With only a month ago until 2010's signing day, here's a quick refresher on a three important bits of common sense that can help put certain aspects of the football recruiting phenomenon into proper perspective
1. Miami Northwestern is a pipeline to the Miami Hurricanes. What do the names Marcus Forston, Jacory Harris, Aldarius Johnson, Ben Jones, Sean Spence, Tommy Streeter, Kendal Thompkins all have in common? They're all former Northwestern Bulls that currently suit up for the Canes. Now, there are always some exceptions, like in the case where former Miami HC Larry Coker was an inept, bumbling fool, or in other situations where Miami may have backed off NW prospects. However, this generally rule still holds. It does not matter what a player may say in the fall, or how many times he may deny that Miami is his leader. Come signing day, any Northwestern Bull with a committable offer will sign with the Miami Hurricanes.
On a similar note, no one has a pipeline to St. Thomas Aquinas in Ft. Lauderdale. No one (I'm looking at you with this, Wisconsin). They just produce so many prospects each year that a lot of schools think they do, when those guys will jump at an offer from the likes of Miami, Florida, or Notre Dame without a second thought, and leave your sad little program in the dust.
2. Bobby Bowden is going to play everyone for suckers on Signing Day. Well, for years on end, this was the case, although Bowden's legendary propensity for silent verbals has faded as the Seminole program failed to meet expectations in recent years. What would happen would be that come every winter, Florida State would secure verbal commitments from prospects. However, not only did those players not go public, they in fact proceeded to commit to rival factory programs.
As soon as signing day came around, a few letters of intent would be mysteriously absent, and before they knew it, there'd be a gaping hole in the class, and Bowden had signed another All-American. As the years went by, this phenomenon became such a running joke in coaching circles that other programs started to catch on, and exercise more caution in dealing with what were essentially double agents. All's fair when the Urban Meyers of the world laugh at supposed commitments. Don't be taken by Bowden's awww-shucks demeanor; he's as slick as any ambulance chaser armed with a three-piece suit and a gallon of hair product.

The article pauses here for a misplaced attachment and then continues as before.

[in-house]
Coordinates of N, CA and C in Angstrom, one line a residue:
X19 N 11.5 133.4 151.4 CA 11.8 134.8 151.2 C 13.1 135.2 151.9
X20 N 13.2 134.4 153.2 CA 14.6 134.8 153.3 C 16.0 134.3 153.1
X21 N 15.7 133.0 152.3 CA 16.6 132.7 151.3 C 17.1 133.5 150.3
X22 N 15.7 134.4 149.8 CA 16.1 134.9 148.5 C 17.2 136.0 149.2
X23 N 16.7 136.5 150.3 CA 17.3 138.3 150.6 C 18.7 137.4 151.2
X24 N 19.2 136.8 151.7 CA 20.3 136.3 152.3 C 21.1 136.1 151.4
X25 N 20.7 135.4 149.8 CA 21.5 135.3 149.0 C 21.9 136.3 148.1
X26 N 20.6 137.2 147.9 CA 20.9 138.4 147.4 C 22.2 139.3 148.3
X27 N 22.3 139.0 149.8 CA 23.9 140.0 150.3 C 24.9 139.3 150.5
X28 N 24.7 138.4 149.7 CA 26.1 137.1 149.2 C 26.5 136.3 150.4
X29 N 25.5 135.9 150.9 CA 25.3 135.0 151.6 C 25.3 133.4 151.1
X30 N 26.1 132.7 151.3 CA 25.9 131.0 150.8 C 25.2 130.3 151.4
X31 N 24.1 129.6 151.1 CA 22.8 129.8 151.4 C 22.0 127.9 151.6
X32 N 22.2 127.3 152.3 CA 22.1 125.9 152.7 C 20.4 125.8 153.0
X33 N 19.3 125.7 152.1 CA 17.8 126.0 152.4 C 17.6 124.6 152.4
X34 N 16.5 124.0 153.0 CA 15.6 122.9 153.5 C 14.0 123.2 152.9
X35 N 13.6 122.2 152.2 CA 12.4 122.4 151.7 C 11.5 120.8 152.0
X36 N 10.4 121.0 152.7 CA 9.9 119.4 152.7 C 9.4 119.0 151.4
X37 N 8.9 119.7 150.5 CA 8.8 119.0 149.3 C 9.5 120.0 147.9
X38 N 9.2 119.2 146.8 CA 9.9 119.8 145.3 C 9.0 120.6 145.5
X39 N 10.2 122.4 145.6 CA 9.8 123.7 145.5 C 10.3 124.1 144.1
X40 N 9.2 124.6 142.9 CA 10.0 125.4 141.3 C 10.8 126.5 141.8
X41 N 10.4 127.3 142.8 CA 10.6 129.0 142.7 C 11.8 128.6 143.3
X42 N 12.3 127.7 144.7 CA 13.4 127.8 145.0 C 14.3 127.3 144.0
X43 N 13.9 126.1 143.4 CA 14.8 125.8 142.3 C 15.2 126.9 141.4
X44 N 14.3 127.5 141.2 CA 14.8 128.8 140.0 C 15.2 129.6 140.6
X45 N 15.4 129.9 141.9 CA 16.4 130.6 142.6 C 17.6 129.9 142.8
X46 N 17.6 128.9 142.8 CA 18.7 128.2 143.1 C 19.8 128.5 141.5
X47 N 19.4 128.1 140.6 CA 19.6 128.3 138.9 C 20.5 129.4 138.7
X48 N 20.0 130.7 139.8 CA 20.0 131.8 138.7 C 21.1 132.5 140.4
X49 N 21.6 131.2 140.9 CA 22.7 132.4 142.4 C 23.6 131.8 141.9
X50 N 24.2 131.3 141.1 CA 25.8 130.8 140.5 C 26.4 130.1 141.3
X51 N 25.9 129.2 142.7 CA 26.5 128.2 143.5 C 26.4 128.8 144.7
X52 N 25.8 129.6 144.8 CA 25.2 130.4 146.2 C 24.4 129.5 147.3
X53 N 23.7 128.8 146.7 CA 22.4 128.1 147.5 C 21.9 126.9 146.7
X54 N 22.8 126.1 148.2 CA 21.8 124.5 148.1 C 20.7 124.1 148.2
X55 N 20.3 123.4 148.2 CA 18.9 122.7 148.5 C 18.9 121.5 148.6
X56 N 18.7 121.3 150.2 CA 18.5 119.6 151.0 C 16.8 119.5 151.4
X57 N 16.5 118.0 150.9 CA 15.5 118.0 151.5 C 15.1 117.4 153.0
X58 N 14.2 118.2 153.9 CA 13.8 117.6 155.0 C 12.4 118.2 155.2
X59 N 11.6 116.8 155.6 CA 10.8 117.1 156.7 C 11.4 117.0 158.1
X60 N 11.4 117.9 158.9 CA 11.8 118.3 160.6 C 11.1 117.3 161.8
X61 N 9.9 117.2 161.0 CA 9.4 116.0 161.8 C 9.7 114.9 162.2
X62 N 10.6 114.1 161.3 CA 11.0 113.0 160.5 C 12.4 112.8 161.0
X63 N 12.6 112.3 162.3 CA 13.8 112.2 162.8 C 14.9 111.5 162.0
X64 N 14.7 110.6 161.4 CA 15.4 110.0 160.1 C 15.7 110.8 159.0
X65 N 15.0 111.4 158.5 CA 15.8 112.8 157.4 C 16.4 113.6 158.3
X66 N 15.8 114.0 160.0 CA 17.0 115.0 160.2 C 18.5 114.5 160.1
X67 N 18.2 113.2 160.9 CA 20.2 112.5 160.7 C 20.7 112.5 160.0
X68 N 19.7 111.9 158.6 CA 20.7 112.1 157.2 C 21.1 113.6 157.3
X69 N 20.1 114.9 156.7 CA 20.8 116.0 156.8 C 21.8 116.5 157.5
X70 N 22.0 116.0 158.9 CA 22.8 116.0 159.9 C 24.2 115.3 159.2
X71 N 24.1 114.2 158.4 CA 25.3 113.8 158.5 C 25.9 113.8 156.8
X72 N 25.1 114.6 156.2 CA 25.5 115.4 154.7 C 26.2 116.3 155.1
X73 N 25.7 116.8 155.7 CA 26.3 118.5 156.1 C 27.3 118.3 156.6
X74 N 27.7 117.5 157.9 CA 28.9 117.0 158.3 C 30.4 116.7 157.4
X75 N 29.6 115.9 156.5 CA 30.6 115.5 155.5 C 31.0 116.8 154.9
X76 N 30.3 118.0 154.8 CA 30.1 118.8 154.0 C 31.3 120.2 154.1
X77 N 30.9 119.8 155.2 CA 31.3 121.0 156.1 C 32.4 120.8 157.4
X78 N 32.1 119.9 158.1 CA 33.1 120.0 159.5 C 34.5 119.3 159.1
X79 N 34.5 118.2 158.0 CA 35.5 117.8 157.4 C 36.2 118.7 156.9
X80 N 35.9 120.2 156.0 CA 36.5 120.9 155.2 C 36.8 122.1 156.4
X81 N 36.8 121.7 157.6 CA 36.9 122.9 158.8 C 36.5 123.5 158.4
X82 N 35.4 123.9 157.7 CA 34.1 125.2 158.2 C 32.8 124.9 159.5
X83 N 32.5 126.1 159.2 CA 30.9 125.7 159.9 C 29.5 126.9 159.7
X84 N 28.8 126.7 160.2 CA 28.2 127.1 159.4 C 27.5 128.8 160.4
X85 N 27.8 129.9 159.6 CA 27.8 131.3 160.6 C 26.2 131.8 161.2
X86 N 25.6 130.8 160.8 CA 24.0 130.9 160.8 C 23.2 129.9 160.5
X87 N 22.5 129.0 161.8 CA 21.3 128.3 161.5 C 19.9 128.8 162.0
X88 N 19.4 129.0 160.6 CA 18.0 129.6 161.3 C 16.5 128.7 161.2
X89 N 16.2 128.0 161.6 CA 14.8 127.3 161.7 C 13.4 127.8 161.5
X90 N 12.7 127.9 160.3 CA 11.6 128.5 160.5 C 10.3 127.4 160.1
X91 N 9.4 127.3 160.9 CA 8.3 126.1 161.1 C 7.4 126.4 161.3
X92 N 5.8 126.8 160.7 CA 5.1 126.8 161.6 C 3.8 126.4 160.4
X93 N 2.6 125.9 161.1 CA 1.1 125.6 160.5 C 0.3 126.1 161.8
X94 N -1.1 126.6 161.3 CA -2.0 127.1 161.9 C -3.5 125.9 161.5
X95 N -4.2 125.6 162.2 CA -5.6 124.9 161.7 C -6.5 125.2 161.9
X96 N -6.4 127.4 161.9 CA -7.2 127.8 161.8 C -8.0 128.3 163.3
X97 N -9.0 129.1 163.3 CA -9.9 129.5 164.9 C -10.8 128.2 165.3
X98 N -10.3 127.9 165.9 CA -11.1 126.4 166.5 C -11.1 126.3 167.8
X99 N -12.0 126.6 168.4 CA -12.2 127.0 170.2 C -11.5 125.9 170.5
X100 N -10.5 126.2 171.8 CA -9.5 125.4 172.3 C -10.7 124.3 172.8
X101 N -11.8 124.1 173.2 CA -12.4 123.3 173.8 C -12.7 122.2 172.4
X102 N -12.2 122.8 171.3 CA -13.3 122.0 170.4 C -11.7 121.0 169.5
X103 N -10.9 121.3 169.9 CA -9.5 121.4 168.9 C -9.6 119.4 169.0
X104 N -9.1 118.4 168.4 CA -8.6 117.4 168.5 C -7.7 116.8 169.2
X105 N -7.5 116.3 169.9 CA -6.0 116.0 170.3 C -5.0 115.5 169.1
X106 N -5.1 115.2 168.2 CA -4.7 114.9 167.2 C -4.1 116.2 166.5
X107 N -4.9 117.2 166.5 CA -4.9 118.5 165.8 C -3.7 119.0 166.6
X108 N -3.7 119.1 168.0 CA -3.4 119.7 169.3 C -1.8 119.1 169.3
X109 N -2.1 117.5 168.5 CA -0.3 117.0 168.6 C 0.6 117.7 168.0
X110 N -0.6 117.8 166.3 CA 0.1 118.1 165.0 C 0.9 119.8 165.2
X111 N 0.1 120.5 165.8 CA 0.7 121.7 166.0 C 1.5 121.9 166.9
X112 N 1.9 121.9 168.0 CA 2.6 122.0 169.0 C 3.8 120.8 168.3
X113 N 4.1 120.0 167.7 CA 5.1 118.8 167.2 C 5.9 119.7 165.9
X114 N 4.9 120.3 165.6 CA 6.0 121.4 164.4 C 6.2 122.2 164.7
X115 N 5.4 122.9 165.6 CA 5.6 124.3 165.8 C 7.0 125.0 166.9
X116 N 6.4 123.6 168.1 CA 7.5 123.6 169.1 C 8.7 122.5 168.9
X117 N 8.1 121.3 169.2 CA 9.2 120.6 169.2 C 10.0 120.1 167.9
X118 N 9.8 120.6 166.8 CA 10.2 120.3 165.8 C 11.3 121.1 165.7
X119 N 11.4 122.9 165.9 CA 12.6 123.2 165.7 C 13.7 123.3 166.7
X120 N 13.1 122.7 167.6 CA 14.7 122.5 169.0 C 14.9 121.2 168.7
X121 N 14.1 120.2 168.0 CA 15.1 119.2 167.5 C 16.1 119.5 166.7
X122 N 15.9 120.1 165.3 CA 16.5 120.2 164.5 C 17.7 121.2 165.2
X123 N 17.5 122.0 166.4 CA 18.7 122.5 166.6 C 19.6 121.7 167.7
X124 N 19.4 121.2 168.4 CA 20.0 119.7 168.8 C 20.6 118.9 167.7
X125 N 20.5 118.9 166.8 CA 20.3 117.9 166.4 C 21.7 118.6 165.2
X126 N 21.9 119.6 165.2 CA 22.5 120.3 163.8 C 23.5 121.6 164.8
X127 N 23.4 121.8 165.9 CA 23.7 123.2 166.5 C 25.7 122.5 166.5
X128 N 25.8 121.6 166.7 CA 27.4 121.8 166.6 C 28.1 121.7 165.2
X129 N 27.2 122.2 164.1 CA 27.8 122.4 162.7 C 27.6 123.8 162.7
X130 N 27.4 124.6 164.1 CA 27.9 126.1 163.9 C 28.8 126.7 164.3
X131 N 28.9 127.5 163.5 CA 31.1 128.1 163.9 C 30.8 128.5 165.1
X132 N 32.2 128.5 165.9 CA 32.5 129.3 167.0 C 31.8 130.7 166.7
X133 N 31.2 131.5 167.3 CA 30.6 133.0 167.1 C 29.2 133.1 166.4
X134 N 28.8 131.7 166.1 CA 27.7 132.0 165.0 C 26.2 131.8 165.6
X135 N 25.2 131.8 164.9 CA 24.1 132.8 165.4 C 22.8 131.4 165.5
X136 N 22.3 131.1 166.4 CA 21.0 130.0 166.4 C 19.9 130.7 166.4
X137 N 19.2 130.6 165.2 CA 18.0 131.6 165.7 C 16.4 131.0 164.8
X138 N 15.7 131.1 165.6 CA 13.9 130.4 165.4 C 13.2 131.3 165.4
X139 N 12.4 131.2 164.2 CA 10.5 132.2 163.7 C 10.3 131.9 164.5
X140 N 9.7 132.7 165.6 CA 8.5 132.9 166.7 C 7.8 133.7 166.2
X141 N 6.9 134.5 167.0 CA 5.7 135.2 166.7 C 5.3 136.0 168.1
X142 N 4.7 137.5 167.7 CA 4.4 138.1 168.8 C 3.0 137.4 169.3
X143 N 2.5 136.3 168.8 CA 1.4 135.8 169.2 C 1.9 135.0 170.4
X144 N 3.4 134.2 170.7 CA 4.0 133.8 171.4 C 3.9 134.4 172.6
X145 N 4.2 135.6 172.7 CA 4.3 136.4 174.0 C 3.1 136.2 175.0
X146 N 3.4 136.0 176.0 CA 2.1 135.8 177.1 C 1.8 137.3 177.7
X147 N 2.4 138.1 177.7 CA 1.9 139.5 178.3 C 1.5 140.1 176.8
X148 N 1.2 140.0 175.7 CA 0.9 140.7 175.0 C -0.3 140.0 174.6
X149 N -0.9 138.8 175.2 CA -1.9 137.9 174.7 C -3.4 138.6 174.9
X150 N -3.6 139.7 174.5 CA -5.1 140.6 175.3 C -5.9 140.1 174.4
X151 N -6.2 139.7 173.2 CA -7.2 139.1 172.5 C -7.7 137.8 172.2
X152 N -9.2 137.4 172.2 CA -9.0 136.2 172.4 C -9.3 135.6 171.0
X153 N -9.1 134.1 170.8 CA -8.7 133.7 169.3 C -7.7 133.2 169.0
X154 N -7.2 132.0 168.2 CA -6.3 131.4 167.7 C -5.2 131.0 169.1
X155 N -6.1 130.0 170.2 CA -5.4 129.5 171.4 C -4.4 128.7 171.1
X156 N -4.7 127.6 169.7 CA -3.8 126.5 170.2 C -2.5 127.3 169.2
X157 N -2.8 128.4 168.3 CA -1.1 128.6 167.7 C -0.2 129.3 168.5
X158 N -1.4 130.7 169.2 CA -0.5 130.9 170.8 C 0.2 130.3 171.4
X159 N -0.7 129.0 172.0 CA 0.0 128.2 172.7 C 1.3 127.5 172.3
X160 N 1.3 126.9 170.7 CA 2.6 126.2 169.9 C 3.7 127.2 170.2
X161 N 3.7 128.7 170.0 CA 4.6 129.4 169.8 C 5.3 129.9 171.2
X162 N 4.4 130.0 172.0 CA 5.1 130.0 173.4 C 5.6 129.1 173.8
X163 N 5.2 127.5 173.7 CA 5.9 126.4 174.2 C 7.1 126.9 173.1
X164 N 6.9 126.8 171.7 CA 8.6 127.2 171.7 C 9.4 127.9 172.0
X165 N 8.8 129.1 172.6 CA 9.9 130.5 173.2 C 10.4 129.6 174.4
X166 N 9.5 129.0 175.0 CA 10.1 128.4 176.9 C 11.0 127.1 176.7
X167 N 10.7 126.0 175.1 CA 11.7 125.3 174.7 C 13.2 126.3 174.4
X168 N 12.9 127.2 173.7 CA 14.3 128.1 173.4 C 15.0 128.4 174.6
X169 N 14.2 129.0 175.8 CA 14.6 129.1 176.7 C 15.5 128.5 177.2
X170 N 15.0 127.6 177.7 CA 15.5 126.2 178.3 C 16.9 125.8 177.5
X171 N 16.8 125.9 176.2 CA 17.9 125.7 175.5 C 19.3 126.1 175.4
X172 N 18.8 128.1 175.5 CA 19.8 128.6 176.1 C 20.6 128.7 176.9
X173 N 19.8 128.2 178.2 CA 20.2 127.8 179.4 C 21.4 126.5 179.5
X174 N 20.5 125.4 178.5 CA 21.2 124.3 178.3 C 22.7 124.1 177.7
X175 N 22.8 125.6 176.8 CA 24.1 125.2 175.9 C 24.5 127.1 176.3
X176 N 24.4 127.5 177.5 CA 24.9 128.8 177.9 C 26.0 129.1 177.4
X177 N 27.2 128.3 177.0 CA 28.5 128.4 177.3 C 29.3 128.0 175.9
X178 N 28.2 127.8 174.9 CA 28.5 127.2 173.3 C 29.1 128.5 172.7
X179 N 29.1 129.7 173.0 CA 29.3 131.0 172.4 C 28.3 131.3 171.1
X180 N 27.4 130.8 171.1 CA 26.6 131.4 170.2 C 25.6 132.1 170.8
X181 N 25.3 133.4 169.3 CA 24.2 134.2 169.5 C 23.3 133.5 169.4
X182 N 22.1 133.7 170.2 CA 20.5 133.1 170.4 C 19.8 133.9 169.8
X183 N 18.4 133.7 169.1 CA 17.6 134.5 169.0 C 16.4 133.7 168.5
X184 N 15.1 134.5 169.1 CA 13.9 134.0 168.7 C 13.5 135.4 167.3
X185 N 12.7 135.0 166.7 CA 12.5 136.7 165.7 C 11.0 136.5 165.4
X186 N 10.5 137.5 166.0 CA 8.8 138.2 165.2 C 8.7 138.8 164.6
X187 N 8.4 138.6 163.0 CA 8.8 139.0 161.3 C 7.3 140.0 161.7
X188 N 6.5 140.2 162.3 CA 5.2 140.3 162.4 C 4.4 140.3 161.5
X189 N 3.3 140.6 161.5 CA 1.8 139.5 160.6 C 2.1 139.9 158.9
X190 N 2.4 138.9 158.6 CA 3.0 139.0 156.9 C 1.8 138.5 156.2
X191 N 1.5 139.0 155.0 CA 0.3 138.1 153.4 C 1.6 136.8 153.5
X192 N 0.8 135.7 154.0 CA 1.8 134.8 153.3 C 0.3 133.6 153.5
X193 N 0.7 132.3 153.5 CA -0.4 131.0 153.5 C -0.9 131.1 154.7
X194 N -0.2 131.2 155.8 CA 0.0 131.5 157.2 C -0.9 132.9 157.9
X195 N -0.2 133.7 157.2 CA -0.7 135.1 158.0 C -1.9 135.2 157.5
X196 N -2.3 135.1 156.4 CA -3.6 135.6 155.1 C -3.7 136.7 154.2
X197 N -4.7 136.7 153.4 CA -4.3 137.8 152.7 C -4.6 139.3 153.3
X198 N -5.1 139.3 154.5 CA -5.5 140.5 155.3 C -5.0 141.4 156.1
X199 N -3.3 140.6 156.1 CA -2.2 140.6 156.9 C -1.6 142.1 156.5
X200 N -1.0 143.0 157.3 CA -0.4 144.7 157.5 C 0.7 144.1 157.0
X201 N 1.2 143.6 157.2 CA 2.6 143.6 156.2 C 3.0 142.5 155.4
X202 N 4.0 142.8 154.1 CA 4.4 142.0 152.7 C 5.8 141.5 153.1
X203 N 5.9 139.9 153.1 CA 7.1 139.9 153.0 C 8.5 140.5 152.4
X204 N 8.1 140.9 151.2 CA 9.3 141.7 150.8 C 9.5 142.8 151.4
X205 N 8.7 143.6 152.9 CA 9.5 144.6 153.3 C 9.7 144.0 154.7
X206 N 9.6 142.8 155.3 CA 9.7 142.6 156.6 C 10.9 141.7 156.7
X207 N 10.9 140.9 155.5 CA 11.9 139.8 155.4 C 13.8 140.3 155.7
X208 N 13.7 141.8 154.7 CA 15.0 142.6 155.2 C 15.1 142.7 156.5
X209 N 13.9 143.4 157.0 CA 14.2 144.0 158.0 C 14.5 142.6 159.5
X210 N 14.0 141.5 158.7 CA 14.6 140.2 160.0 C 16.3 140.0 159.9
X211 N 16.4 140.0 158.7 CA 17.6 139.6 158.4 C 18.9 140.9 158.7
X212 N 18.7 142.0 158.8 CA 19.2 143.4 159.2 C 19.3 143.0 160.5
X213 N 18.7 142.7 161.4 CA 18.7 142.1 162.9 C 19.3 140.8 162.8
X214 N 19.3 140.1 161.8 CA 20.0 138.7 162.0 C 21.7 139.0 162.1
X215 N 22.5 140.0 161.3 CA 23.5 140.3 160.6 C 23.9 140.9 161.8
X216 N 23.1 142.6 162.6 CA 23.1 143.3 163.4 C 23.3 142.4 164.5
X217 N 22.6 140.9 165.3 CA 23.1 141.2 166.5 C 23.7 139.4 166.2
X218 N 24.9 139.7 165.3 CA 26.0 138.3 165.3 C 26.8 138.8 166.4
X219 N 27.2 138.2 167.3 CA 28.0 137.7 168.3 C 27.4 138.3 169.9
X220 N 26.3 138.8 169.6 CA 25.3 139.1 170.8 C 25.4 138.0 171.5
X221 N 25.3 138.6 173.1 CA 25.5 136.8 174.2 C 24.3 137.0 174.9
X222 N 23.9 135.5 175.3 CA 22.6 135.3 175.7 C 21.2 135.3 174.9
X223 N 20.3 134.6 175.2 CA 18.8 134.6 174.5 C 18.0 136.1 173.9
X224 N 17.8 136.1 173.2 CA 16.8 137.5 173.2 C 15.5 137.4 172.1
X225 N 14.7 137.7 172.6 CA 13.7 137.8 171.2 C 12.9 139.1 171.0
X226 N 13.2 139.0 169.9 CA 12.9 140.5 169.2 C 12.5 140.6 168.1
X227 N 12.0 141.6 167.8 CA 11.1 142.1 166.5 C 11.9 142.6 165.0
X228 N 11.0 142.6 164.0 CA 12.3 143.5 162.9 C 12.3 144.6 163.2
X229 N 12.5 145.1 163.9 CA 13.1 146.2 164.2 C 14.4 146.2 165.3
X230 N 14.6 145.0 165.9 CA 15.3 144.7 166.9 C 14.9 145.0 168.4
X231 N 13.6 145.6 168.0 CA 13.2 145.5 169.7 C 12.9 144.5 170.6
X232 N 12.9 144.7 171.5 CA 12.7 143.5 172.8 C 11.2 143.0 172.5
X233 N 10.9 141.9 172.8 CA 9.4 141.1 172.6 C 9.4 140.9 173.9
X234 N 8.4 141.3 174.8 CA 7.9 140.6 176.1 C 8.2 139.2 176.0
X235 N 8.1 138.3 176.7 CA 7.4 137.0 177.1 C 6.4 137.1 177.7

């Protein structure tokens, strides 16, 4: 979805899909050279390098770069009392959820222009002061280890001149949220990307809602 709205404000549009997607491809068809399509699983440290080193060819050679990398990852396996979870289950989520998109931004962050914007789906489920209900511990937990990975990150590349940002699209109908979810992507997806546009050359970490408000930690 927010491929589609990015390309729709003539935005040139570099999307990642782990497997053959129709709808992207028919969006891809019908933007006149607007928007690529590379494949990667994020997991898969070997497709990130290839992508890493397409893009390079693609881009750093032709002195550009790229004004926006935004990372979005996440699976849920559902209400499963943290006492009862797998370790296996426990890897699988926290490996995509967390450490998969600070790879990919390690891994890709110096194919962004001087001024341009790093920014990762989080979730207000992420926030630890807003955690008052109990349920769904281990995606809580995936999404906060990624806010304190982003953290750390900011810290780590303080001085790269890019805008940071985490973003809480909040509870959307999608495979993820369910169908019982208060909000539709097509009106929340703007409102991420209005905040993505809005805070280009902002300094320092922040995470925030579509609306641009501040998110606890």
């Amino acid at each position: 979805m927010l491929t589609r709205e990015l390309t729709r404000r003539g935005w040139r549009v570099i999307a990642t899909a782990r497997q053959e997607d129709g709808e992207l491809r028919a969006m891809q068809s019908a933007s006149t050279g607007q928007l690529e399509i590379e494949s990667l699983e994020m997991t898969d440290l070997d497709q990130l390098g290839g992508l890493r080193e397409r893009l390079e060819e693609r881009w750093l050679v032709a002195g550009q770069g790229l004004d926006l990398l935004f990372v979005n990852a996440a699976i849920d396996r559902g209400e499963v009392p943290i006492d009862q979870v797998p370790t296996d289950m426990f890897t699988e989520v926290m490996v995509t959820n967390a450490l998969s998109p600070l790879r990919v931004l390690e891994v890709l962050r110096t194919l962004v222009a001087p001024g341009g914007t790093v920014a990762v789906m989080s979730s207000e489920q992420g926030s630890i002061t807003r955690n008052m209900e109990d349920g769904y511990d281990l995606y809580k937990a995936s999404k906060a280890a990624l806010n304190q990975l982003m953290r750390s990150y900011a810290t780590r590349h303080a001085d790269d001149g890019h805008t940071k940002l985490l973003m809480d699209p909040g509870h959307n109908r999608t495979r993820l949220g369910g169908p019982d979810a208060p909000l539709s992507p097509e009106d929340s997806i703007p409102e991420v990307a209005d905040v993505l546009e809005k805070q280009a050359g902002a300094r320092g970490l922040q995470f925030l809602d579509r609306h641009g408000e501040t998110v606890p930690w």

3. Talent evaluation is subjective. Year after year, why do certain schools like the afore-mentioned Florida State or Notre Dame win on signing day, and lose come the fall? The easy, knee-jerk reaction is to declare that the entire hysteria over college football recruiting is complete bunk. That's an overreaction, but it's important to not quite get caught up in all of the hype too. As much as the minutae of each specific year and class, look at broader program trends. Dr. Saturday has already tackled this point more comprehensively.
An offer by a program like Virginia Tech or Ohio State to a defensive prospect is worth its weight in gold, because both have shown a proven track record in talent evaluation on that side of the ball. Kirk Ferentz at Iowa is the best offensive line mind at any level, and there are plenty of other examples abound. I mean, Houston Nutt pretty much made a mockery of the entire process by signing a bunch of non-qualifiers certain to attend Junior College, right? There are plenty of other paper tiger classes (*cough*, Minnesota and Tennessee) filled with likely non-qualifiers and Junior College transfers, seemingly collected solely for the purposes of generating unwarranted hype in order to give those staffs slightly more rope. I don't see the harm in letting a little air out of the balloon, not when (and I'll never pass up an opportunity to post this link) the recruiting services make themselves such easy targets.
Yeah, star ratings are subjective (there was a story a few months about about a Clemson assistant bragging about manipulating Rivals ratings, but I can't remember it off the top of my head), which is why they're not worth getting worked up about by themselves. In fact, when coaching staffs actually start getting caught up in that hype, they're in trouble. Which is, again, not to dismiss the entire process out of hand, but it needs to be taken with a customary grain of salt. If your favorite program's coaching staff has a track record of success; if they can fill their future roster needs, and secure the top players that they've targeted, then that particular year's recruiting class ought to be considered a success.